|Dear Lopers and Ropers:|
I went on a 10 day fasting retreat. Between preparing for it and recovering from it it has taken a while for a new update. Well excuse me for starvin'....
We have yer good news and some points to ponder. On a very positive note Valentino - the horse diagnosed with Wobblers up at UC Davis- has indeed found a wonderful new home. Congrats to Caroline and Patricia and a heart felt thanks for stepping up for this boy. Caroline tells me she saw a SAFER poster at a feed store and went on line and saw him on the front page of the SAFER website. She went to see him and fell in love with his handsome self right away. See them HERE. He is a deserving kinda guy and we also thank Heidi, JoDean, Sylvie and Katie for helping this guy get to his new life.
Sunny has also found a home with her foster Mom Susan up in Lake County. She will have the fine retirement that she deserves. Also Shahnessa's owner is coming to see her and is trying to find a way financially to bring her back home. We are keeping our fingers crossed on that one. And Casper has been rehomed to one of our previous adopters that I contacted as I remembered he had a niece that was looking for a first horse. Hope that works out!
A wonderful couple that have been a real resource to horses and people in need have now found themselves in a terrible bind. Rapid illness forces them to rehome the family''s horses - all born and trained on their farm. I went out and met the horses and took the pictures you see to the right. Wonderful, wonderful animals. Please consider them and pass the word.
We still could use a couple more companion or light riding homes to come forward. Sure would love to work with a Sanctuary that could take some of our companion only horses. That would make the following discussion unnecessary....
|Euthanasia - |
Tia and Tante need a trainer or face a humane end.
Subsequent to the Valentino adventure an email went out that ended up in many mail boxes -announcing that he had been saved after being " threatened with euthanasia by the rescue who owned him." This I found to be a rather odd spin, since euthanasia was discussed and this person concurred completely if a home could not be found. And SAFER is hardly a passive figure in rehoming the horses in our care. Go figure.
But it brings up an issue that bears clarification. Anyone out there believe there are good homes for every horse that needs one? How about chronically lame horses or ones with diseases that make them unrideable or unpredictable in some way? How about young horses that have not been trained and that no one will come forward to train so they stand a chance in the line up?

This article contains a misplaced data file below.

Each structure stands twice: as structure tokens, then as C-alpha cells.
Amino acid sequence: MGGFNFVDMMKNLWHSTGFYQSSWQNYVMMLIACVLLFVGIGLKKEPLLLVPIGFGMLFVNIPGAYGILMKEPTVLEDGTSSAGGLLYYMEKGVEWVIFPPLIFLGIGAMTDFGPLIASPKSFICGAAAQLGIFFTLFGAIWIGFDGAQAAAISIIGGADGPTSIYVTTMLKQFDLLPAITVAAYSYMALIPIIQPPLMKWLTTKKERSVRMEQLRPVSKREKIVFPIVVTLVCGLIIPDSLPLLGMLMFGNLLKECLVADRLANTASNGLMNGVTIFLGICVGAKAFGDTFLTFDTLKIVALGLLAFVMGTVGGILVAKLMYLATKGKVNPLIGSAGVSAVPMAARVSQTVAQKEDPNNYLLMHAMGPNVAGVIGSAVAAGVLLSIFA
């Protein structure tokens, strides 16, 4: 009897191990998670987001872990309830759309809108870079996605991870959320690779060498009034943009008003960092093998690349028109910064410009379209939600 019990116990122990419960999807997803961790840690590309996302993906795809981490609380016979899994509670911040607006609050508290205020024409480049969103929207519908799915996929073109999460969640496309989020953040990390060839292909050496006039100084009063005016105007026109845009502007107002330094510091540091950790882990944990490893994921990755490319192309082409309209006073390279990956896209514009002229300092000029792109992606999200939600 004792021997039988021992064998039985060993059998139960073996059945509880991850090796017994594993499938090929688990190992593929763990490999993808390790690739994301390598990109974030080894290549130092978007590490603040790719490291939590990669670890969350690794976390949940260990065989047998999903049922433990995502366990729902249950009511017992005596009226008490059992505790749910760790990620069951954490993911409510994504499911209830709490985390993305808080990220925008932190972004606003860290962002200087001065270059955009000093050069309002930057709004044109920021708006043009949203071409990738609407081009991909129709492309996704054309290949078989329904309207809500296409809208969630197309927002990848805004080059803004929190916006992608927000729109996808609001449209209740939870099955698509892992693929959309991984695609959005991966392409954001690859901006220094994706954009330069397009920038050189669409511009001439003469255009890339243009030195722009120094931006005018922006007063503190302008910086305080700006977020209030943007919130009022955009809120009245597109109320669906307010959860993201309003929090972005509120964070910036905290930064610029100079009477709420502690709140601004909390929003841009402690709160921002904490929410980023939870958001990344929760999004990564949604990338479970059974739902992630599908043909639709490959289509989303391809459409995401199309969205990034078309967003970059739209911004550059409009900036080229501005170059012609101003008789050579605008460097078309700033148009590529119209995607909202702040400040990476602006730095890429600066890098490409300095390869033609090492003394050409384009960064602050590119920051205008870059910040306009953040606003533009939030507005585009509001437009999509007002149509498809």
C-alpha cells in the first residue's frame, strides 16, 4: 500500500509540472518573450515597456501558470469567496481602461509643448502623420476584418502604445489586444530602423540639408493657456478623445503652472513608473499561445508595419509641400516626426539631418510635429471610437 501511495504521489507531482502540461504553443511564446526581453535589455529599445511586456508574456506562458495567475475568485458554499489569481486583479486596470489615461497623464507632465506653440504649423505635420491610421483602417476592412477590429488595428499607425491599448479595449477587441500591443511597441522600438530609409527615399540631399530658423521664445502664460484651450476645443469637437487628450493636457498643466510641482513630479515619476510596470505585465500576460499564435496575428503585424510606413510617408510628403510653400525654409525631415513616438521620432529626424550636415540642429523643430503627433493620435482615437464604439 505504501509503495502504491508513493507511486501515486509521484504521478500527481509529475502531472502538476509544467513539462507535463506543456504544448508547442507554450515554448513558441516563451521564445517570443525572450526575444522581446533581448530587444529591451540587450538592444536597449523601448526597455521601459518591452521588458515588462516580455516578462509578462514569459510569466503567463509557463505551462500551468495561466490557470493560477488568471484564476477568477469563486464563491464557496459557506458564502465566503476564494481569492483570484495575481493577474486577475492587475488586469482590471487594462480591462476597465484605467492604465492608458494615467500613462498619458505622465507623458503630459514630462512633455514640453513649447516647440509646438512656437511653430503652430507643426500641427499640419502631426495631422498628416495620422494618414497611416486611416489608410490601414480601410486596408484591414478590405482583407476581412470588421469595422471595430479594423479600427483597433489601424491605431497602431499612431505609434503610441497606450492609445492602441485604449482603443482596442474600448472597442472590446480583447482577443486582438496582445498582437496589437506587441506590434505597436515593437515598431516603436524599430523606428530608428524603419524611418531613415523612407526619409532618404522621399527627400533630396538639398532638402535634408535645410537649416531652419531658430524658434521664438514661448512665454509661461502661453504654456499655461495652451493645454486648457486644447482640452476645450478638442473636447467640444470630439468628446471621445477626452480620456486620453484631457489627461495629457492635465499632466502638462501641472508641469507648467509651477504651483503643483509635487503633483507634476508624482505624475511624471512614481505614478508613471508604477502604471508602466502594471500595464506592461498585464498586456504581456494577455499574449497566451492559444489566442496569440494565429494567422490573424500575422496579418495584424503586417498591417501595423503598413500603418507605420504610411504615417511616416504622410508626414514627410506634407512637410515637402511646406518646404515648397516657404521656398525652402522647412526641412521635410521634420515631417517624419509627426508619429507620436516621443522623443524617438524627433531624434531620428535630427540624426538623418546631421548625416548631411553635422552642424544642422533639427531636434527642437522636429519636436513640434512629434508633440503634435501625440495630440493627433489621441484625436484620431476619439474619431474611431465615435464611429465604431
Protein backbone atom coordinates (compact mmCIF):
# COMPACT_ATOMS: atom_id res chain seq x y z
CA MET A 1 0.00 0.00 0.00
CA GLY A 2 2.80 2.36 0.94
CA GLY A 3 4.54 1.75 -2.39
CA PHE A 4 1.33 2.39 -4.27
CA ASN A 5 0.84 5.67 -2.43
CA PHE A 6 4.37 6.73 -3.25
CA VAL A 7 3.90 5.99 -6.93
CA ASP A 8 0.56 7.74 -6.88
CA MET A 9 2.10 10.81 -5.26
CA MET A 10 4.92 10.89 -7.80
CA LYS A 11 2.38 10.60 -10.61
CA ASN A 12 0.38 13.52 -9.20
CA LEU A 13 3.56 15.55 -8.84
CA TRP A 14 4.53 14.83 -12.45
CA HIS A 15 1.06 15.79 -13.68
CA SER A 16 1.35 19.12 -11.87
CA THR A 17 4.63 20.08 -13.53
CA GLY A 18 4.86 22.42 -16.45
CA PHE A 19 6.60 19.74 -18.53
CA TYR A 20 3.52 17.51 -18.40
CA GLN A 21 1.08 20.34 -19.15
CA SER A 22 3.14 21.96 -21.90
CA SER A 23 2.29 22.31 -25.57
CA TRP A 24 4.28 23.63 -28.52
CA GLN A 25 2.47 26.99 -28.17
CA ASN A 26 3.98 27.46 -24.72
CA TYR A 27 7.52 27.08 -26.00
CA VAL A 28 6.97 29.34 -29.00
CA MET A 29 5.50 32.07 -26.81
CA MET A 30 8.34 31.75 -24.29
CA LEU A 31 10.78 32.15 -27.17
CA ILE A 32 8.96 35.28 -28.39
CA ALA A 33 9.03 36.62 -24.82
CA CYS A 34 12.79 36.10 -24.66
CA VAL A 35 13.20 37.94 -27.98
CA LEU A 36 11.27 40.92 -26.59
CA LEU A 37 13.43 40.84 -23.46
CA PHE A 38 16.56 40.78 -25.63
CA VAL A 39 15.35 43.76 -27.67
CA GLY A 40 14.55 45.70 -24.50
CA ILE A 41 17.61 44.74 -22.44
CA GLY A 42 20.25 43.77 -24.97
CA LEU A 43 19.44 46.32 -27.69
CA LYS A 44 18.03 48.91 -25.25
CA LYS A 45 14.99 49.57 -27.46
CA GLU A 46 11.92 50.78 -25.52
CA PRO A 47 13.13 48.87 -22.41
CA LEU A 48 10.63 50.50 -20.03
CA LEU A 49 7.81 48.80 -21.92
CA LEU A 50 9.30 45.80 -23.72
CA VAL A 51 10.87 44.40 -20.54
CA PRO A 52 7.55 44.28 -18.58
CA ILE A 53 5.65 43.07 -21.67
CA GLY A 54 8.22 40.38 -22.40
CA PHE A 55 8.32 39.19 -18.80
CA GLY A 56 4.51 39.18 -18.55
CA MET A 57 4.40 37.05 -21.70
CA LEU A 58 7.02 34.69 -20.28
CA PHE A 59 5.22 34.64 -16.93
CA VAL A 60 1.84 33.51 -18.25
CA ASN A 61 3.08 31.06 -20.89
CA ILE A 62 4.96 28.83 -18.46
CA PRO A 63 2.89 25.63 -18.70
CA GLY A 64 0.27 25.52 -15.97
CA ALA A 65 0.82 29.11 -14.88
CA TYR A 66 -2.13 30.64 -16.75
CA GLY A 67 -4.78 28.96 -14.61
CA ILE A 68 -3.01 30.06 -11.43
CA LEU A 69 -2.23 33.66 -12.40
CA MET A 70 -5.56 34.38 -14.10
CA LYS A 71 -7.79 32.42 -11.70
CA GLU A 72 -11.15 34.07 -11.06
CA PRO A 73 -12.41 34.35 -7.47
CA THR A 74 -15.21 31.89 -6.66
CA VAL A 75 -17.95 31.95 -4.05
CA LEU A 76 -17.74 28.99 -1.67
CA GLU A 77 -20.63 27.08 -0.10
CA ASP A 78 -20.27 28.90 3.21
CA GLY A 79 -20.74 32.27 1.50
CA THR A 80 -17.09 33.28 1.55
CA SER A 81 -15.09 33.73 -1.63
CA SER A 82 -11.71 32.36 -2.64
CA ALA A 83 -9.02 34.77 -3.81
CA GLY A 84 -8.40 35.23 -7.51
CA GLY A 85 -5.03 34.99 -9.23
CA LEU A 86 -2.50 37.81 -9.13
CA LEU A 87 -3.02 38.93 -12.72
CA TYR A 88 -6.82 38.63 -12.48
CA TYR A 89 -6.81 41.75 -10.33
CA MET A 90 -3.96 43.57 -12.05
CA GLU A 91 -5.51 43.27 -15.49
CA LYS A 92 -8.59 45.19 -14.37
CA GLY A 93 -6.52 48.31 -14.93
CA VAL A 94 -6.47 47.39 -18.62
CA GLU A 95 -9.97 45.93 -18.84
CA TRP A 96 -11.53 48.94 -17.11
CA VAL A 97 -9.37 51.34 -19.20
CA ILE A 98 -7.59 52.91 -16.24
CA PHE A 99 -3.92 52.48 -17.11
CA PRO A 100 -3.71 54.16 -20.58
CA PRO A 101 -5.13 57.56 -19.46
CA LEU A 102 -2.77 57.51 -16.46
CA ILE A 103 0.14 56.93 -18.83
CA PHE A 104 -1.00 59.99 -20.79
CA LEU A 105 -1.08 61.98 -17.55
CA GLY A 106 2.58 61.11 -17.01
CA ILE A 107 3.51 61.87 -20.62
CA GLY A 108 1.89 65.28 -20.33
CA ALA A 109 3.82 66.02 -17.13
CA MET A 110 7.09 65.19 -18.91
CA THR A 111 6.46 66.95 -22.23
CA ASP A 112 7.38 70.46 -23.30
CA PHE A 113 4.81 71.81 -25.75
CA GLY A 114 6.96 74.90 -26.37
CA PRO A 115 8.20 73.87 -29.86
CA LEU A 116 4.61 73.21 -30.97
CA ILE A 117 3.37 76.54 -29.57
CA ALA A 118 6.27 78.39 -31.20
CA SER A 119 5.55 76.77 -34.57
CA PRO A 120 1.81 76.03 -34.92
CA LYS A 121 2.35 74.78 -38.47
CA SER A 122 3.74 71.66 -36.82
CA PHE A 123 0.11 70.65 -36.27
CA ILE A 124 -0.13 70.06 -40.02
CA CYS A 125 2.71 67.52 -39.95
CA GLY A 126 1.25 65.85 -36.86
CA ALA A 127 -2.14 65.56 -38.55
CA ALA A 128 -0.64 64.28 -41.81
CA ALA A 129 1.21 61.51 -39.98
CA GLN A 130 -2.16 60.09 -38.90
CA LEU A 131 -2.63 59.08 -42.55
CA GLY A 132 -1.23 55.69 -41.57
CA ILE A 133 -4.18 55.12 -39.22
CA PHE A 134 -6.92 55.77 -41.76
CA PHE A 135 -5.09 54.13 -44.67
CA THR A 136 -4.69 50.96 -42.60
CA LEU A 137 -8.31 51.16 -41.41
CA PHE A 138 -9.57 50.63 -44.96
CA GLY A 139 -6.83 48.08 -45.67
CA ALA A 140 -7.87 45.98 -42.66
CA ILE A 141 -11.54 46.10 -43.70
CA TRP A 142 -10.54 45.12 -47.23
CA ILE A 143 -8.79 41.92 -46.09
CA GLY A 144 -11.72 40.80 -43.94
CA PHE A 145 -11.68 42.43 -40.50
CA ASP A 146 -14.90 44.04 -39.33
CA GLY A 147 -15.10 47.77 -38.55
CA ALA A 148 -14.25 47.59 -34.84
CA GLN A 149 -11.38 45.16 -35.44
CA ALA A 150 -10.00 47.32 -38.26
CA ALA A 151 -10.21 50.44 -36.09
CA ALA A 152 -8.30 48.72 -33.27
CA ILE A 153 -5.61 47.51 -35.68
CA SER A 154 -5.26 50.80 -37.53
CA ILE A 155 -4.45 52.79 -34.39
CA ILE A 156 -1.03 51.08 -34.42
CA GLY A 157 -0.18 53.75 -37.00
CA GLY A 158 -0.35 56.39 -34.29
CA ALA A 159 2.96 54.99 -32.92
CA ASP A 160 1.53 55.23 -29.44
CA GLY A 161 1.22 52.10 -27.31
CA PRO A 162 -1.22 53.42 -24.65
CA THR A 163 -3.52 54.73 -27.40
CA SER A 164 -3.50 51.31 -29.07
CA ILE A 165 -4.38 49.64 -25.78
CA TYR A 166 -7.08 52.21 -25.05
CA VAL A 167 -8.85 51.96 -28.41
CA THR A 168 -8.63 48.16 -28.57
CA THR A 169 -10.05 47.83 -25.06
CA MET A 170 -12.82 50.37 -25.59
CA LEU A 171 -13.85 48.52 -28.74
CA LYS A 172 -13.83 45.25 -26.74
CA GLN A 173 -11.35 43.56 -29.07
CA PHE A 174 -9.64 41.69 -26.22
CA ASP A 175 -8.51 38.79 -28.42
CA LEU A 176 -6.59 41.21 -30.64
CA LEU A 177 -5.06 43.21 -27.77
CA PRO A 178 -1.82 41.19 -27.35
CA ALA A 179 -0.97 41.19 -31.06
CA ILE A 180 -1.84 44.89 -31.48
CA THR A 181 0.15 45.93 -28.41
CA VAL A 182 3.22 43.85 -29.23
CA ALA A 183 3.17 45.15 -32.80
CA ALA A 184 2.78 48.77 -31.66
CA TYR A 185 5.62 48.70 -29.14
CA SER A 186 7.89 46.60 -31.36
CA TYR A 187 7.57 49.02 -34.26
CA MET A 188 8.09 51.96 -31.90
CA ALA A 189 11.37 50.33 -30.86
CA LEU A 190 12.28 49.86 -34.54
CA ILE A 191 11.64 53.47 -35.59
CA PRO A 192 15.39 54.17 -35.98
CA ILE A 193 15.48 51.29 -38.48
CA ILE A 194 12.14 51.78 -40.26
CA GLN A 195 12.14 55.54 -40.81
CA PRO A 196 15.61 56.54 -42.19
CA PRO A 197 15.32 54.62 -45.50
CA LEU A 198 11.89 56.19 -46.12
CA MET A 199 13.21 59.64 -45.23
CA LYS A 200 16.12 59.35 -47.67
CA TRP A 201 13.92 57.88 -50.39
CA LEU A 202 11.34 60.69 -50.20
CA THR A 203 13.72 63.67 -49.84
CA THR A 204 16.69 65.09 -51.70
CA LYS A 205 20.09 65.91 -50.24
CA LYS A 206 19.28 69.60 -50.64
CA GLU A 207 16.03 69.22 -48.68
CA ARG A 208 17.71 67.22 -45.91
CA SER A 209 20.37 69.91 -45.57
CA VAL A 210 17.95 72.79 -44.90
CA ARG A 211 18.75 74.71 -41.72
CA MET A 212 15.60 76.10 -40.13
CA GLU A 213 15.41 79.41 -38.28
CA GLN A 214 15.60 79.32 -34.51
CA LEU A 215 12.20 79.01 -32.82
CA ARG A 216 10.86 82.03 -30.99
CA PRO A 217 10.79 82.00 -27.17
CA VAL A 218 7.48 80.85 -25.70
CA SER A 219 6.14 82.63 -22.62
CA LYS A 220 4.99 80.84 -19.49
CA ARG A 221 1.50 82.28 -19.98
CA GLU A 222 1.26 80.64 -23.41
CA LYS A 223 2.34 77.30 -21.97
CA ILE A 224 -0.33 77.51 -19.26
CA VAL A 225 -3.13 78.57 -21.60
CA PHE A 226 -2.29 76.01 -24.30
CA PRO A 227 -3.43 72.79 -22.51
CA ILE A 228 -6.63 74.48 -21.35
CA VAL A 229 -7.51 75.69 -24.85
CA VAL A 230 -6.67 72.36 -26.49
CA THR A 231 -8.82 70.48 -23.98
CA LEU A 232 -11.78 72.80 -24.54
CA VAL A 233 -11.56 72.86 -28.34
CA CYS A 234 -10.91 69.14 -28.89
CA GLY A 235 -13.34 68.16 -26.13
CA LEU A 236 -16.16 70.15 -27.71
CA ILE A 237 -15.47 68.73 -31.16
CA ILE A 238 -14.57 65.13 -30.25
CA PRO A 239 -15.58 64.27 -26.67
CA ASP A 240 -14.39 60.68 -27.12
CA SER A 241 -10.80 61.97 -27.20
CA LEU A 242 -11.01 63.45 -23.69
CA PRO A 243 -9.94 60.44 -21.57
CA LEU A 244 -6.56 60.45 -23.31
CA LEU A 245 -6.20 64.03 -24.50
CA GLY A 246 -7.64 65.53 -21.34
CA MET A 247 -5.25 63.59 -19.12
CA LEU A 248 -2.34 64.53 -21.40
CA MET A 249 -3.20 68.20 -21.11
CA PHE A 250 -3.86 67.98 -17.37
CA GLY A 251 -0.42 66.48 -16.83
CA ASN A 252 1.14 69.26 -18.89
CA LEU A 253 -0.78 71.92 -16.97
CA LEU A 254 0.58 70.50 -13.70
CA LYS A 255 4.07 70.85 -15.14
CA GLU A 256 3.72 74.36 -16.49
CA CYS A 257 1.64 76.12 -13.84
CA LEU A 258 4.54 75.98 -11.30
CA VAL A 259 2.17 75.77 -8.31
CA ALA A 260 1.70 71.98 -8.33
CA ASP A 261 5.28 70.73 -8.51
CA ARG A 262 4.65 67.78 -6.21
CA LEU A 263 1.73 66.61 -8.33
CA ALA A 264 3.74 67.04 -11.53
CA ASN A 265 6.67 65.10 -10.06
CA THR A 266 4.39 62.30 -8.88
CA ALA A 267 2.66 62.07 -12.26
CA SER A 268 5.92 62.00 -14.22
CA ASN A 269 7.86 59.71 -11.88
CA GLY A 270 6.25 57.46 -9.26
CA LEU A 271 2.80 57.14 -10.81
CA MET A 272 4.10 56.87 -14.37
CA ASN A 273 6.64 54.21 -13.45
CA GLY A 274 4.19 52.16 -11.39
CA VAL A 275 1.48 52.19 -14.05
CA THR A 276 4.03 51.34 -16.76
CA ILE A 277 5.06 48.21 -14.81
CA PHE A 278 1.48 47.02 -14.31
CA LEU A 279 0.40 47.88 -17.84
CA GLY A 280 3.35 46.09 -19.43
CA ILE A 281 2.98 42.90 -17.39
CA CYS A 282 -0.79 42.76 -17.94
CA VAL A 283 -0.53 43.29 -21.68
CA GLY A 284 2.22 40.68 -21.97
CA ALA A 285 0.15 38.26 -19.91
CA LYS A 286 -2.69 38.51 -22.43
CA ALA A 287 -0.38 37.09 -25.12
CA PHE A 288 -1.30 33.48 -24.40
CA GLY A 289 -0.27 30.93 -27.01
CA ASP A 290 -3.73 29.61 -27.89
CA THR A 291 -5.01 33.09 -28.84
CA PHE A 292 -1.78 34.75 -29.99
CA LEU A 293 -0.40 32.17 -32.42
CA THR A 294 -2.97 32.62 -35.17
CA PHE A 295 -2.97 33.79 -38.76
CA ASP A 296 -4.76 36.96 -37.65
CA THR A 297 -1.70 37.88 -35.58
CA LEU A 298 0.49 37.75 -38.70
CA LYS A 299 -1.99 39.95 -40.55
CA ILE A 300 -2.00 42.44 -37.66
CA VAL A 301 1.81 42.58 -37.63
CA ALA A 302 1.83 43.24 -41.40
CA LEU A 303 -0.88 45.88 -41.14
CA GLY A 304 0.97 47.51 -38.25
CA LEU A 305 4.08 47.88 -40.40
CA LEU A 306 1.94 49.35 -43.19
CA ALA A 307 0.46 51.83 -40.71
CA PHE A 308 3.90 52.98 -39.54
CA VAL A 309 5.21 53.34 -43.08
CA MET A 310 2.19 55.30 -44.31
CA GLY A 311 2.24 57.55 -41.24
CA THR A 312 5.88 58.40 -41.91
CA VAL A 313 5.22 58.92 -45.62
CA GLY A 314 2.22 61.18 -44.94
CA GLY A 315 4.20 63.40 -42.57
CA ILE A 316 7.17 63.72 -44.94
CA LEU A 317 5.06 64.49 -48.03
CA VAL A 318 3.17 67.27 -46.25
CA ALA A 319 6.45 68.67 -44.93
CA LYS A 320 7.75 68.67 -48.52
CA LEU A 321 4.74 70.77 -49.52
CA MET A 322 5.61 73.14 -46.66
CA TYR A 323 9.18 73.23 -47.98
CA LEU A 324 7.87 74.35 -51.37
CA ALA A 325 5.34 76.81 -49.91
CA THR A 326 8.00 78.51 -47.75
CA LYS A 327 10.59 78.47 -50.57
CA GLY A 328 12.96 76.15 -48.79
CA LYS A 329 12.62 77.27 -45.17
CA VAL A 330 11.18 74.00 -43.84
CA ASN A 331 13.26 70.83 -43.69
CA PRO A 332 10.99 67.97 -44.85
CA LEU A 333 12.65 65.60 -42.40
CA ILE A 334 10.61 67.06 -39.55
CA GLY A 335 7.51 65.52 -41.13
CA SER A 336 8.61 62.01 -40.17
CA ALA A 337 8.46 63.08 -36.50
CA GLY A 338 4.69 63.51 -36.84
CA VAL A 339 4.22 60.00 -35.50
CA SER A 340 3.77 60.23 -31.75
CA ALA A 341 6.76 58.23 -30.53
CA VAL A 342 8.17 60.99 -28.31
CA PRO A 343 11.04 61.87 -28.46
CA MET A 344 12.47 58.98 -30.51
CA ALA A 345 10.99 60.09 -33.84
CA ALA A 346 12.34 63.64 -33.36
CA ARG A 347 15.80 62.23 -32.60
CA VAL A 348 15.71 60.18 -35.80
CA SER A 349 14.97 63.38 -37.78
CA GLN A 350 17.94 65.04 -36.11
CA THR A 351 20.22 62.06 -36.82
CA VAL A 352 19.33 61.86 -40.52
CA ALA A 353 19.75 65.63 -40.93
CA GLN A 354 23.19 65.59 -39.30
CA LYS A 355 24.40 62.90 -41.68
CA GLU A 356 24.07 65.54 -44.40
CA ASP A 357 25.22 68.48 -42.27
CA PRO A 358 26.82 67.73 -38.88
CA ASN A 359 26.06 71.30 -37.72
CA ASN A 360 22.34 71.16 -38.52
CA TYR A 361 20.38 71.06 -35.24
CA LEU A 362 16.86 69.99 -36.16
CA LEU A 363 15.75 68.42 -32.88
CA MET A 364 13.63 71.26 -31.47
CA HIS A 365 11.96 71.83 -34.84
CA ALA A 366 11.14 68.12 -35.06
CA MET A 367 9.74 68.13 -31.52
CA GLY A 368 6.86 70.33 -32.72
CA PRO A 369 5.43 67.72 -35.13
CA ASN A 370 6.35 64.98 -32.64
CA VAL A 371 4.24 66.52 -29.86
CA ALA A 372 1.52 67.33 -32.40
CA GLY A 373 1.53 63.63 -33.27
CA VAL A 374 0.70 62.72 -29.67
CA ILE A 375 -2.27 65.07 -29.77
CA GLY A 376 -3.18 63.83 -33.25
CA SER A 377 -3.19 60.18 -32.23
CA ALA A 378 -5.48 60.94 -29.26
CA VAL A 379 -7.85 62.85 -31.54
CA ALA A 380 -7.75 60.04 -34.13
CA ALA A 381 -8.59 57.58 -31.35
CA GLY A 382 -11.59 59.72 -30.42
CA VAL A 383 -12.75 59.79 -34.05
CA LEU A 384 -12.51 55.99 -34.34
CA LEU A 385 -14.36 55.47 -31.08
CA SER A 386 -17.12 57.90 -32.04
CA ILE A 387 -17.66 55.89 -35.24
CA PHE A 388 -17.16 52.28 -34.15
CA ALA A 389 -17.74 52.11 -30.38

SAFER is facing these issues. We have been warehousing many animals that have been in our very scarce foster care homes for some time. It has been a learning experience. We have not been to auction for months - and I know for a fact that the Kill Buyers have taken most of the animals. It is a fate that has been documented extensively as horrifically inhumane. I personally think we have to look at our penchant for making decisions that make us feel (or look) bad or good rather than with what actually reduces the net amount of agony for the horses.
Now Tia and Tante - whom we sent up to NorCal Equine Rescue - are facing humane euthanasia because although NorCal has tried to interest folks - no one wants an untrained horse when so many trained riding horses are available. I have the option of taking them back into the SAFER org. But no where to put them. I will get them back IF I have someone come forward that is qualified who will give them solid saddle training. You can see them on my website HERE and HERE. SAFER will provide feed and farrier for them for the duration of their training. For those who want more insight into NER please go HERE.
|Sally Hugg - Equine Nutritionist |
AUGUST 28 - SAT at the Sonoma County Fairground Clubhouse Sponsored by SAFER
So much more information has come to us from recent research. Sally has results from independent analysis of several popular complete feed brands with surprising results. The day starts at 10 and ends at 3 or 4 with time for individual questions. Bring your feed tags for discussion and your lunch. $55 for the day. Reserve by contacting firstname.lastname@example.org. Come meet up with your fellow horse community and talk hay and pellets!
-Slow feeding for a healthy digestive system
-Nutrition; protein, fats, carbohydrates, minerals, and vitamins
-Feeding for hoof health
-Insulin resistance; what are the facts
-Hay and the nutrition it provides - its not just roughage
-How to test hay or get info about the hay in your area
-Using the "Nutrient Requirements of Horses" guidelines
-Weights, measures, and math - its easy!
-Formulating a ration that's simple and COST EFFECTIVE
-How to decipher a feed tag and supplement label
-Smart shopping - getting the best deals for your money.
page handout, including a list of resources, will be provided.
Participants are encouraged to bring feed and supplement labels from any
products they are using. A hay corer and test sample kits are available
before the workshop for those who would like to test their hay.(Contact Sally at 530 534-4844)
CA Trace Minerals supplement available at big discount.